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Challenging the Blockade of Cuba
The publication of Arnold August’s book “Cuba and Its Neighbours: Democracy in Motion” is an event. The author establishes that democracy is alive in Cuba. He views Cuban democracy as a process moving ahead, but with course corrections. Democracy, he suggests, is really democratization. The process has relied upon political participation by all citizens, progress toward unity and consensus, and exclusion of those bent on accumulation.
August took on a big job. Not only does he detail workings of Cuba’s national parliament and municipal assemblies and explain how elections work – a signal contribution – but he also traces the origins and evolution of democratic stirrings from colonial and slavery times to the present. He summarizes varying approaches to building socialist democracies in Ecuador, Bolivia, and Venezuela, plus points out limitations of U.S. – style democracy. With its rush of themes playing out both simultaneously and over many years, August’s narrative is slow-moving at times, yet remains coherent, factual, and non-polemic in tone. He made effective use of interviews with Cuban activists and analysts.
Discussions in the United States about democracy in Cuba often stumble on the absence of elections following the victory of the revolution in 1959. August explains that revolutionary leaders concurred with most Cubans then that corrupt multi-party elections of the past had no place in the new Cuba. Democratization materialized as the Federation of Cuban Women, Committees for the Defense of the Revolution, and the 1961 literacy campaign. A new Constitution in 1976 instituted elections for municipal assemblies, provincial assemblies, and the National Assembly.
Soviet Bloc parliamentary and electioneering precedents were rejected. Constitutional reforms in 1992 barred the Communist Party from designating members of nomination commissions and provided for popular election of deputies to the National Assembly.
August’s book tells of nationwide community meetings attended by almost all adults where national problems were discussed and action possibilities debated. Recommendations from these episodic meetings often ended up as government decrees and legislation. Such meetings took place prior to the referendum approving the 1976 Constitution and again while constitutional changes were being considered in 1991. In 1994, they centered on the economic crash following the fall of the Soviet Bloc; in 2007-08, on social security, low food production, and low wages; and in 2010, on the Communist Party’s new “Guidelines” for bringing about changes in the economy.
August sees participatory democracy playing out in municipal assemblies, which are tools for achieving decentralization, a prime goal of ongoing transformations. He indicates some local assemblies are unable to respond to local needs. Specialists and local delegates are involved in attempts to overcome these weaknesses. Entities known as “People’s Councils” are governing in sub-municipal districts.
Arnold August highlights obstacles for democratization, chief among them corruption and bureaucracy. And tension remains between discontent and consensus, between traditions of centralized authority and notions of popular sovereignty, the latter ironically enough having been endorsed by the government. Uncertainties, suffering, and scarcities at the hands of U.S. economic blockade receive scant attention, yet few would argue they are good for democracy.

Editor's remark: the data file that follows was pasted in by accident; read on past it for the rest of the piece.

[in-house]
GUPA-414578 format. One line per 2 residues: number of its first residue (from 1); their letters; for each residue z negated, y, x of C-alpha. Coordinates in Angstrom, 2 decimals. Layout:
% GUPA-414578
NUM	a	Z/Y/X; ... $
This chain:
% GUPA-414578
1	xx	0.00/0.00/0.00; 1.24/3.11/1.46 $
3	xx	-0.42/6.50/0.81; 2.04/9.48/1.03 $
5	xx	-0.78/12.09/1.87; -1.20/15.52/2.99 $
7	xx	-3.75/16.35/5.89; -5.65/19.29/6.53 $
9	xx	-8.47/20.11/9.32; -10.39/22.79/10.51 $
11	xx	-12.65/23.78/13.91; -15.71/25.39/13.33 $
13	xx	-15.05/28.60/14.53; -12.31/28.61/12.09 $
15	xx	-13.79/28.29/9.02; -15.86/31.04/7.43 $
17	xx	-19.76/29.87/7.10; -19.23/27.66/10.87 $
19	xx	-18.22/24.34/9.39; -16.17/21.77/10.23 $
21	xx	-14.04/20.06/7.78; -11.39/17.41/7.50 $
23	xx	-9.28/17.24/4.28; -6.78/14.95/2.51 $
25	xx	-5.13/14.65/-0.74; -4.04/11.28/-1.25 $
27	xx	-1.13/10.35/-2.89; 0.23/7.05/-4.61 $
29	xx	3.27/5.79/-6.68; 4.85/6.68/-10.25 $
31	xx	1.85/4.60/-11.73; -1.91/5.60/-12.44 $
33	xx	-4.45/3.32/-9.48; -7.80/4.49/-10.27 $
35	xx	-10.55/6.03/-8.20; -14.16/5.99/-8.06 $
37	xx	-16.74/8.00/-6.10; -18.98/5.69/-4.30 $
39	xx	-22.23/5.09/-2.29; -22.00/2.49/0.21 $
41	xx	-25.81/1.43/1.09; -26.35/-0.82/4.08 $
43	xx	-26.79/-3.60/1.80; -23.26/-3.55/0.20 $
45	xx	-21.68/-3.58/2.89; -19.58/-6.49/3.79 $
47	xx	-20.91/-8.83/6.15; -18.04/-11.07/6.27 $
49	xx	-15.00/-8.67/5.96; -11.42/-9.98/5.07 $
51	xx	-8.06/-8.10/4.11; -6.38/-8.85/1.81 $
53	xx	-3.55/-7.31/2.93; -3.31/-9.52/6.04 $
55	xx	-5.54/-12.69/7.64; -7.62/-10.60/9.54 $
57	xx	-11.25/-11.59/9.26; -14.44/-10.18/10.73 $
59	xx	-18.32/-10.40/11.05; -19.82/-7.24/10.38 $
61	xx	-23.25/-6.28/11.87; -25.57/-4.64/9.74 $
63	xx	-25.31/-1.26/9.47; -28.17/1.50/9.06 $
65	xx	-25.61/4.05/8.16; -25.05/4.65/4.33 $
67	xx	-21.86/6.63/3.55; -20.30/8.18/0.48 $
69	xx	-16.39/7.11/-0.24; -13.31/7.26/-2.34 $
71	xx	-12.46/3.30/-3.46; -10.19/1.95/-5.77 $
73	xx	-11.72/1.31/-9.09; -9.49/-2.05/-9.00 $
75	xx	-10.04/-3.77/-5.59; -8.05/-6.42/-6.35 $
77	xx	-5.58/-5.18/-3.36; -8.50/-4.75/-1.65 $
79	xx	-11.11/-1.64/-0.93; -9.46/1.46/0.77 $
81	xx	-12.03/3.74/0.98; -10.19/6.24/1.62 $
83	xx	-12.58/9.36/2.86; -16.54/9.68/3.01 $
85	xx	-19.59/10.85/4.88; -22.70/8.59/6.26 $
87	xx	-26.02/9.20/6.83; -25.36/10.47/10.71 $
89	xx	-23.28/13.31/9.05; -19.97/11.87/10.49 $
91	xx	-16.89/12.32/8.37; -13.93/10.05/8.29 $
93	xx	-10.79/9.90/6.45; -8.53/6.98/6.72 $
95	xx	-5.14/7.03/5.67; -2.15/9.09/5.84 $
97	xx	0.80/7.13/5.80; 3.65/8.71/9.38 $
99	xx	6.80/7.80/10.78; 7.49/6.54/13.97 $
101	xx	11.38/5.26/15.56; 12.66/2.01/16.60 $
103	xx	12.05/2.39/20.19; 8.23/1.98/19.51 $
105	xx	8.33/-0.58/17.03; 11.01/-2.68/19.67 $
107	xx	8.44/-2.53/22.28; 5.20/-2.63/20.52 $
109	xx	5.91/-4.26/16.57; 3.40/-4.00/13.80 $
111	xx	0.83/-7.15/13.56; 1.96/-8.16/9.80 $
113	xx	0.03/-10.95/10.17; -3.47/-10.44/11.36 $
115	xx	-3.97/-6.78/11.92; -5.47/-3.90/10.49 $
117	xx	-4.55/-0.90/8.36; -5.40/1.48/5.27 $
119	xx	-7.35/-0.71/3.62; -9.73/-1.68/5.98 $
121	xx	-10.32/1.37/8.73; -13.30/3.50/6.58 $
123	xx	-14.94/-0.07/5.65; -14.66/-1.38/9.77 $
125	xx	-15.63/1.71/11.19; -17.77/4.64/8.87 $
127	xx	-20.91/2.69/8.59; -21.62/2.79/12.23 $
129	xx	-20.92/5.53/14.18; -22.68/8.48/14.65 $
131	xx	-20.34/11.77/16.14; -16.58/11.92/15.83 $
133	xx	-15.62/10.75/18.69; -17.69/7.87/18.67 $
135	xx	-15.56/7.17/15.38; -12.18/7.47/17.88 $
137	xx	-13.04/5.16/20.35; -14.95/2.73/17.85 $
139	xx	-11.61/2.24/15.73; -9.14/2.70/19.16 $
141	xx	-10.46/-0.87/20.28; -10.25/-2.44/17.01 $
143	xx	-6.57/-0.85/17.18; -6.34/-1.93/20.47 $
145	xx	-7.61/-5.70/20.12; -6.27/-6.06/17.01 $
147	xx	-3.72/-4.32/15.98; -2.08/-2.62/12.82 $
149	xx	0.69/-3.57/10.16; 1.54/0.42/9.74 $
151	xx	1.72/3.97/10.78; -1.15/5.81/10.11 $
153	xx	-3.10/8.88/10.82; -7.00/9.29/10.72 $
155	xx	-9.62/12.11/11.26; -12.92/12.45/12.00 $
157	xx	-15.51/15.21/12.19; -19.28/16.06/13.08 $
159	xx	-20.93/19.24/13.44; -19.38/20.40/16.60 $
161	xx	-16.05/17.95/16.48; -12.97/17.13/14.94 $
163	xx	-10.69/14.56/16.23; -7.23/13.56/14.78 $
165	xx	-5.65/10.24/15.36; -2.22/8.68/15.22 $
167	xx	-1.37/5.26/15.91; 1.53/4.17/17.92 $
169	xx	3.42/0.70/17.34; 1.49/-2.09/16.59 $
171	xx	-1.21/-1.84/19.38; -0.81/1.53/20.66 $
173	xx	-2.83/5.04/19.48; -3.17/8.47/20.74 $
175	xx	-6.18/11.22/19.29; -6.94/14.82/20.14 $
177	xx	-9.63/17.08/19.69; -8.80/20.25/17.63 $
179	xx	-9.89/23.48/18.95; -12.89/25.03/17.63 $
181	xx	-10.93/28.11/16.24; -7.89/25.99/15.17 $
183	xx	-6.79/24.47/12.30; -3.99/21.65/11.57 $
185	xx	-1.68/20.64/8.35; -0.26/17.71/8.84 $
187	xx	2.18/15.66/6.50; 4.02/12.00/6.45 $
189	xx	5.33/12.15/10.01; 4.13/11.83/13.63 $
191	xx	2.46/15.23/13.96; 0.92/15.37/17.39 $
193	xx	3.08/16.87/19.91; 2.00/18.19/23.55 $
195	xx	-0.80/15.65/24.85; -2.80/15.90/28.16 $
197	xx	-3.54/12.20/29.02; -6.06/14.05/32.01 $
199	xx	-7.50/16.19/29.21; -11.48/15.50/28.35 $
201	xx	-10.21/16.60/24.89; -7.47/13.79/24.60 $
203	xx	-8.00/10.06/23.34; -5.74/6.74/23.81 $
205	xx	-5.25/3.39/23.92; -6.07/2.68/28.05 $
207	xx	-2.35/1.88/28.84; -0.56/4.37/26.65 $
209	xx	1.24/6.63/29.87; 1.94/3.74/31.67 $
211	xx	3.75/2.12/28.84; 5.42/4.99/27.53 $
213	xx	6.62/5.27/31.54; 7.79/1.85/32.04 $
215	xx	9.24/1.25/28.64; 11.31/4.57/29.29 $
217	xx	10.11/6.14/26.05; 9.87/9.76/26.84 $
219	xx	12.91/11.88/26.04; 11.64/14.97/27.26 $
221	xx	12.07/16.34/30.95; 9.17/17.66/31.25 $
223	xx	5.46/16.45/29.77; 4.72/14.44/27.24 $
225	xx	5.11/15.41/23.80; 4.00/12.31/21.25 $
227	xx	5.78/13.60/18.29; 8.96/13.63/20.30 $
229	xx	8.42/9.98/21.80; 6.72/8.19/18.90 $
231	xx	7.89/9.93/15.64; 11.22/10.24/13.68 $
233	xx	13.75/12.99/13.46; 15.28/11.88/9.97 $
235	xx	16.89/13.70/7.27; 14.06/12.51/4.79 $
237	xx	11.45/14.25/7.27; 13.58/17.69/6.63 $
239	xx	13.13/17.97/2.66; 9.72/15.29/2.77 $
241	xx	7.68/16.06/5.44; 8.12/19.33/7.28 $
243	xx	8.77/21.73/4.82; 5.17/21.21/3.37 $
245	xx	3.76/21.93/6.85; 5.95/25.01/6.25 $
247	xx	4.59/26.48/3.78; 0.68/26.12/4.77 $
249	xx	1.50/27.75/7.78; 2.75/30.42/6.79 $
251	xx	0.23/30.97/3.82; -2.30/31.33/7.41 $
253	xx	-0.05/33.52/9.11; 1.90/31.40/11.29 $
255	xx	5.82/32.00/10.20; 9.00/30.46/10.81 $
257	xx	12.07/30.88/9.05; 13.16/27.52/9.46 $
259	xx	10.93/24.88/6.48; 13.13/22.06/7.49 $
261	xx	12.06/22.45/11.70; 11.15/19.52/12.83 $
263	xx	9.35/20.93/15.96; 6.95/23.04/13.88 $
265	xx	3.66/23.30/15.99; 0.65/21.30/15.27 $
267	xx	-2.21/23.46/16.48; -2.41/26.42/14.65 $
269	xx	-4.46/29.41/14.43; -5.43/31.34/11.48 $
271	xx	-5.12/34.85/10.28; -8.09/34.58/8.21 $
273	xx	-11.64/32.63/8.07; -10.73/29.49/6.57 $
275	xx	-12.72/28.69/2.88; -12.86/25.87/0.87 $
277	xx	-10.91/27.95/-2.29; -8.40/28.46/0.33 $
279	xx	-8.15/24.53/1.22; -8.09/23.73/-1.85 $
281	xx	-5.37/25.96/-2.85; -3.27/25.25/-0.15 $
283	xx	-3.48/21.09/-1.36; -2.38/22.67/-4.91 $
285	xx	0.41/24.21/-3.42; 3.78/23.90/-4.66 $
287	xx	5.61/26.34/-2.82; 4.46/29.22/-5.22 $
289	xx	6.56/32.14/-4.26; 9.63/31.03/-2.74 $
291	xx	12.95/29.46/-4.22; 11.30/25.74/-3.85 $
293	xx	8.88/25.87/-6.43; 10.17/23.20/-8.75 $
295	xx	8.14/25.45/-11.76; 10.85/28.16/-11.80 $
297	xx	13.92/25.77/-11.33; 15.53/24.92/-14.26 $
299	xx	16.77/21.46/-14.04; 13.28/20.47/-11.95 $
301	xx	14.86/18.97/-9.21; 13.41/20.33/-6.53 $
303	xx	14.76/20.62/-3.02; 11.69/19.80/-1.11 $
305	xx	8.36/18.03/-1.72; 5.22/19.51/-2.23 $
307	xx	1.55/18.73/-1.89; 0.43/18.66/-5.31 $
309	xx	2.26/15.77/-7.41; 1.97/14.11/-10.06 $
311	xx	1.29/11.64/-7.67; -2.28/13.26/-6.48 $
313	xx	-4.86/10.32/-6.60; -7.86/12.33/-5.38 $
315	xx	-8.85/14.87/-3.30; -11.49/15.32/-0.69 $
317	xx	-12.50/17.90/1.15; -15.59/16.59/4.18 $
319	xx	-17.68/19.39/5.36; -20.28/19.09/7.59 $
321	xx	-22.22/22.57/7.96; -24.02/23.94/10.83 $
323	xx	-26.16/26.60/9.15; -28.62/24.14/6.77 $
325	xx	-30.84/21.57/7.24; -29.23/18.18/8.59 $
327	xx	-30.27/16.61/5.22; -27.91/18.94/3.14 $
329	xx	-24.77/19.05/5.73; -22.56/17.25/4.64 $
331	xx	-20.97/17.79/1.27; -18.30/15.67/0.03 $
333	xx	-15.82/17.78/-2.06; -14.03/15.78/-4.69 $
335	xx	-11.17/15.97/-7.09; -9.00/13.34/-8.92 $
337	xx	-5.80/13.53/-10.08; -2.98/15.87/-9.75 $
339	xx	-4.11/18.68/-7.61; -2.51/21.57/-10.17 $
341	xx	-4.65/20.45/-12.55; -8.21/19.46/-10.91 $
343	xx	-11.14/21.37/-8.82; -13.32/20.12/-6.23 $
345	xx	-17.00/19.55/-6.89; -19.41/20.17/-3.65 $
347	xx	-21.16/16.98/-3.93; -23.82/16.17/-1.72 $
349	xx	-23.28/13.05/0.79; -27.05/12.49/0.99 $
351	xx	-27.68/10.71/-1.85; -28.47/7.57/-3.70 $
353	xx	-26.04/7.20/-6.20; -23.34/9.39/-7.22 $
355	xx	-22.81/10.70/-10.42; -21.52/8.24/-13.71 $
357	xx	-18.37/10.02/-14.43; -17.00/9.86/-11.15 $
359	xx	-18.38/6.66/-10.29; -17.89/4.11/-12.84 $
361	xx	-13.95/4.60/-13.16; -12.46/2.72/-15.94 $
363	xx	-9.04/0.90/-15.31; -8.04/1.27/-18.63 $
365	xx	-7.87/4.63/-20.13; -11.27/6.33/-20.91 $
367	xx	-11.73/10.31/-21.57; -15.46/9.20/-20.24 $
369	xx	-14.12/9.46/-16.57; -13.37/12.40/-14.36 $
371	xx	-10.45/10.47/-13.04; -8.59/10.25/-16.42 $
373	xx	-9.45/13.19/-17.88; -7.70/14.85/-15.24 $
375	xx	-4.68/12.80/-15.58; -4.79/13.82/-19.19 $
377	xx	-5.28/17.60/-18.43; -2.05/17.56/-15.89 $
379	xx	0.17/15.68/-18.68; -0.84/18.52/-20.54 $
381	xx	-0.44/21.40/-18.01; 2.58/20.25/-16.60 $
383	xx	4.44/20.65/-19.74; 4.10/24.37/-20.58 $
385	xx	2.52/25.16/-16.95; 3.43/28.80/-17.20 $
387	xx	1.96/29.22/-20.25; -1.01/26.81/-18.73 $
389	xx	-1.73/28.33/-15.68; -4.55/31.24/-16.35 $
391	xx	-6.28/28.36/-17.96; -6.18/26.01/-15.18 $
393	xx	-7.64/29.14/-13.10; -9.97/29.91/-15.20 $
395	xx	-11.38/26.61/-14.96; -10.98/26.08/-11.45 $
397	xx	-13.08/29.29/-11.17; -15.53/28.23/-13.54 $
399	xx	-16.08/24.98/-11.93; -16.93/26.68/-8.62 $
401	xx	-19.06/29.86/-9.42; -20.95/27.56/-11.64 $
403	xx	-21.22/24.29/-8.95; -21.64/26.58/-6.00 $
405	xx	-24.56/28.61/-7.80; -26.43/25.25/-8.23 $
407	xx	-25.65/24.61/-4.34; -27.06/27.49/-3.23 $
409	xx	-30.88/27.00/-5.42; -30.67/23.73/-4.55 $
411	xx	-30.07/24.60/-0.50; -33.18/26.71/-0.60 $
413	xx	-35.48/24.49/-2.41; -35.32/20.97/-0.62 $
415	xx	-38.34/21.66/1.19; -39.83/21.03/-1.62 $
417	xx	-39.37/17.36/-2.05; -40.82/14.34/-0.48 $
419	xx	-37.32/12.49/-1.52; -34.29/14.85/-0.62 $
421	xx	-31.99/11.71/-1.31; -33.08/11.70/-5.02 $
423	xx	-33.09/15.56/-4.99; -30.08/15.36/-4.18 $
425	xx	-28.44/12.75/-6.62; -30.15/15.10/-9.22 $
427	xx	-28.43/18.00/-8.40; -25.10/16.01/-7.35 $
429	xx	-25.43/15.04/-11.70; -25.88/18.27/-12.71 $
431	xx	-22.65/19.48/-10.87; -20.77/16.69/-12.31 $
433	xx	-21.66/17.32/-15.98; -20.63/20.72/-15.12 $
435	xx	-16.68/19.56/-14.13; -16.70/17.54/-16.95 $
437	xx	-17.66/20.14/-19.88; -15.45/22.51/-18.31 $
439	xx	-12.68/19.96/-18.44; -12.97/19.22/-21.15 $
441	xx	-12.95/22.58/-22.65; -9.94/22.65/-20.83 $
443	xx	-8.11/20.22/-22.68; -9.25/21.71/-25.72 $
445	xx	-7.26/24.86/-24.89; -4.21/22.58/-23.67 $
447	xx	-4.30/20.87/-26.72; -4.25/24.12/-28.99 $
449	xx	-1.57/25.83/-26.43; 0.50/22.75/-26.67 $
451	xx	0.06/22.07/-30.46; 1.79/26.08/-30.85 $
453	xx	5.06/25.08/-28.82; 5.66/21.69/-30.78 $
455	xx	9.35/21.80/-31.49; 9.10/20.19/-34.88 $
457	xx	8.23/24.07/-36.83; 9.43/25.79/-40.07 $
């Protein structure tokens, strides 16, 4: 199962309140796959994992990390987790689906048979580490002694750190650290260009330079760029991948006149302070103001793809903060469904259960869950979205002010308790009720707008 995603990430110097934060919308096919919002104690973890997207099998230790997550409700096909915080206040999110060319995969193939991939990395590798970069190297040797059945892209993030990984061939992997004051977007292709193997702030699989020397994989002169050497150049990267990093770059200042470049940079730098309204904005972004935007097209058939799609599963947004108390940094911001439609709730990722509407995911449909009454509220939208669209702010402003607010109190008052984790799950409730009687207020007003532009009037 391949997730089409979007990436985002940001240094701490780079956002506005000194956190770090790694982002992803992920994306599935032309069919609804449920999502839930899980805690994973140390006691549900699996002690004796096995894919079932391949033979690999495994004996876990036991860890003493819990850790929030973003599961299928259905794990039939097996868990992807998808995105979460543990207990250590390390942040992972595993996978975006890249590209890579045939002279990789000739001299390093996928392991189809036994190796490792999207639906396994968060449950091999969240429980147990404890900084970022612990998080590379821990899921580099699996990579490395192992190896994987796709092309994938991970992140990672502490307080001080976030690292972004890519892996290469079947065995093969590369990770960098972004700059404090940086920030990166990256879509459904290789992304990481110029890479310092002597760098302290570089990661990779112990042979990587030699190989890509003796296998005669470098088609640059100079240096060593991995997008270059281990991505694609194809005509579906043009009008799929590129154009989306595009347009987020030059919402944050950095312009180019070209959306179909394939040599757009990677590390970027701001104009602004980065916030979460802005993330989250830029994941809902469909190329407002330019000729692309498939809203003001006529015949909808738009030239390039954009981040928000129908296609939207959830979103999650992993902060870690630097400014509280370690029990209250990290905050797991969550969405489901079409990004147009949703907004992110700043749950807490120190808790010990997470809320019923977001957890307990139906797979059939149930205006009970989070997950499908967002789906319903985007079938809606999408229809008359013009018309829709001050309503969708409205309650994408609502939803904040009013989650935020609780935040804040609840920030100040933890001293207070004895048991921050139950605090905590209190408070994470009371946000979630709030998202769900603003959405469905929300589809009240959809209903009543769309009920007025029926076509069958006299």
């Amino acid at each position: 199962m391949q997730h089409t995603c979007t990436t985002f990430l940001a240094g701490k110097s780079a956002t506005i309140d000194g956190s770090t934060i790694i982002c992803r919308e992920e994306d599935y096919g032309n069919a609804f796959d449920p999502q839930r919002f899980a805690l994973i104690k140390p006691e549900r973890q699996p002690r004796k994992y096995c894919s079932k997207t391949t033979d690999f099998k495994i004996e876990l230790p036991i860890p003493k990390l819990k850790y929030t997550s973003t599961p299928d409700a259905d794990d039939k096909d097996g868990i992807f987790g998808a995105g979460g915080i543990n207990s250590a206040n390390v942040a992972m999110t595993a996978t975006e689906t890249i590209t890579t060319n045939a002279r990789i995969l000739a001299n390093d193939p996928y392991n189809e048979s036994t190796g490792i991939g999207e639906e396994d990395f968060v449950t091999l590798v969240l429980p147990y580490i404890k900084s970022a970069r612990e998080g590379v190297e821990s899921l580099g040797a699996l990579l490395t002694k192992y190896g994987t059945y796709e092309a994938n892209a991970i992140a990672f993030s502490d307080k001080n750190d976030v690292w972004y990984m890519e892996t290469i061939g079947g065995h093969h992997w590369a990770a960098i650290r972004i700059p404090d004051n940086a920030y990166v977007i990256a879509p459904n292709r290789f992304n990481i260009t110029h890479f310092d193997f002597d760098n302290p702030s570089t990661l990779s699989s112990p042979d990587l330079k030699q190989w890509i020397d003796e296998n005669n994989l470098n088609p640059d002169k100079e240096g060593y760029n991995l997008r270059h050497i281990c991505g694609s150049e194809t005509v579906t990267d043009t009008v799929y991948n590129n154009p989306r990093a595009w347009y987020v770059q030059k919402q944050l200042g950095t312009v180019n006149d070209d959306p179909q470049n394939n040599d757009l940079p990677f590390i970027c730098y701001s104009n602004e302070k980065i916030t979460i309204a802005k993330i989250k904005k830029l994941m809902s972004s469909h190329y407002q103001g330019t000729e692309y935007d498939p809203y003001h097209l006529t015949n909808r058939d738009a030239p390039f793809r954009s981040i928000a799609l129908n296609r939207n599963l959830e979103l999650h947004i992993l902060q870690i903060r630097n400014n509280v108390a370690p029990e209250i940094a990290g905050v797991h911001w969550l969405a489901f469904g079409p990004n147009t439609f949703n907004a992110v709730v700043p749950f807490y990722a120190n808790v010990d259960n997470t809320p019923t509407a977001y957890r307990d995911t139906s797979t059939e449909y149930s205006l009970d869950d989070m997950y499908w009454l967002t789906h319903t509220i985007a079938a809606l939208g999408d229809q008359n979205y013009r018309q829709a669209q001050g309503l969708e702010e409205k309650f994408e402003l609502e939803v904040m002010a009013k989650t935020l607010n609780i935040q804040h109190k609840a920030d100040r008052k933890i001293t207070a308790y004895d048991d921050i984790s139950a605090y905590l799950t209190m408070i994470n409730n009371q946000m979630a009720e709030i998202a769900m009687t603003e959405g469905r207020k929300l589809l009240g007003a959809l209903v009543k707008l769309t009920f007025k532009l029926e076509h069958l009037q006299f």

The book gets high marks for covering the democracy movement’s deep historical roots. Independence wars in the 19th century fought by poor, racially-oppressed rebels took on social justice, particularly equal rights for black people and equitable land distribution. The 1976 Constitution incorporated words and concepts from constitutions of that era and from ideas of José Martí, Cuba’s national hero. The author honors the mentoring and ideological legacies of Martí, who fell as a martyr in the liberation struggle.
Cuba’s alliance with the former Soviet Union and the Communist Party’s role in propelling political change are hardly reassuring to northern neighbors susceptible to red- scare. For Arnold August, Cuba’s Communist Party is a special case. Martí’s Cuban Revolutionary Party served as its model, that of a single national party. And in 1965, the present Communist Party was brand-new, formed of two non-communist revolutionary organizations and the old Communist Party. The Party runs no candidates in elections and operates in a spirit of innovation.
August wanted “to provide readers with some tools for following the future situation [in Cuba] independently, without the blinders of preconceived notions.” He achieved that. His main point, that Cuban democracy is a moving force and seems to be gaining strength, is convincing. It may be unique on that account, and also for priority given to participation, unity, and consensus as tools for building socialism. If true, that may help explain why Cuban socialism survived the disappearance of the Soviet Union and how Cuba has withstood siege from the neighboring superpower.
Imbued with an understanding of democratic realities in Cuba that this book surely provides, readers in the United States and elsewhere – especially those who are progressive but silent on Cuba – may now see fit to speak out and act in solidarity with a people victimized for 50 years by every stratagem short of open war.
W.T. Whitney Jr. is a retired pediatrician and political journalist living in Maine.